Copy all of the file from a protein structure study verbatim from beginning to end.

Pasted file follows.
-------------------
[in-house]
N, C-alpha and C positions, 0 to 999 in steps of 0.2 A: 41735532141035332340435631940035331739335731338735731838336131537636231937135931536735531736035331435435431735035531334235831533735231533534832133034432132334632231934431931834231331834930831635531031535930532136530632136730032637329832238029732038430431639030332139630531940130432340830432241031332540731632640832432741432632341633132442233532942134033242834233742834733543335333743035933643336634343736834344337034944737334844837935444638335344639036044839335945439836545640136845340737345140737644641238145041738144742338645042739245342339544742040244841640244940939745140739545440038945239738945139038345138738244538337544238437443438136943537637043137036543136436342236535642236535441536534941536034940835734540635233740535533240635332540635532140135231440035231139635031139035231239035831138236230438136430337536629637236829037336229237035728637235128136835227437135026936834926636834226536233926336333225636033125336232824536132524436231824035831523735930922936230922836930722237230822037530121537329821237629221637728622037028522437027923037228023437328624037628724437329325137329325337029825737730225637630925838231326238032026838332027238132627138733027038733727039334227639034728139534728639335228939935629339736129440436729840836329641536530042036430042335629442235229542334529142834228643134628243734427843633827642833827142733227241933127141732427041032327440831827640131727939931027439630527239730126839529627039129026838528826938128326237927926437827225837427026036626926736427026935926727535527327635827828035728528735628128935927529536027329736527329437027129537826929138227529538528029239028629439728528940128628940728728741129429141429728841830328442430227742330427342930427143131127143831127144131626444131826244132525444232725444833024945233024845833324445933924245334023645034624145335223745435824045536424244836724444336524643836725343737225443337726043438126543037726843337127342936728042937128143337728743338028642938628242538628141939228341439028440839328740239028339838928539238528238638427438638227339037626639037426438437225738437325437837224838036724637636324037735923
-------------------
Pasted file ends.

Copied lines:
[in-house]
N, C-alpha and C positions, 0 to 999 in steps of 0.2 A: 41735532141035332340435631940035331739335731338735731838336131537636231937135931536735531736035331435435431735035531334235831533735231533534832133034432132334632231934431931834231331834930831635531031535930532136530632136730032637329832238029732038430431639030332139630531940130432340830432241031332540731632640832432741432632341633132442233532942134033242834233742834733543335333743035933643336634343736834344337034944737334844837935444638335344639036044839335945439836545640136845340737345140737644641238145041738144742338645042739245342339544742040244841640244940939745140739545440038945239738945139038345138738244538337544238437443438136943537637043137036543136436342236535642236535441536534941536034940835734540635233740535533240635332540635532140135231440035231139635031139035231239035831138236230438136430337536629637236829037336229237035728637235128136835227437135026936834926636834226536233926336333225636033125336232824536132524436231824035831523735930922936230922836930722237230822037530121537329821237629221637728622037028522437027923037228023437328624037628724437329325137329325337029825737730225637630925838231326238032026838332027238132627138733027038733727039334227639034728139534728639335228939935629339736129440436729840836329641536530042036430042335629442235229542334529142834228643134628243734427843633827642833827142733227241933127141732427041032327440831827640131727939931027439630527239730126839529627039129026838528826938128326237927926437827225837427026036626926736427026935926727535527327635827828035728528735628128935927529536027329736527329437027129537826929138227529538528029239028629439728528940128628940728728741129429141429728841830328442430227742330427342930427143131127143831127144131626444131826244132525444232725444833024945233024845833324445933924245334023645034624145335223745435824045536424244836724444336524643836725343737225443337726043438126543037726843337127342936728042937128143337728743338028642938628242538628141939228341439028440839328740239028339838928539238528238638427438638227339037626639037426438437225738437325437837224838036724637636324037735923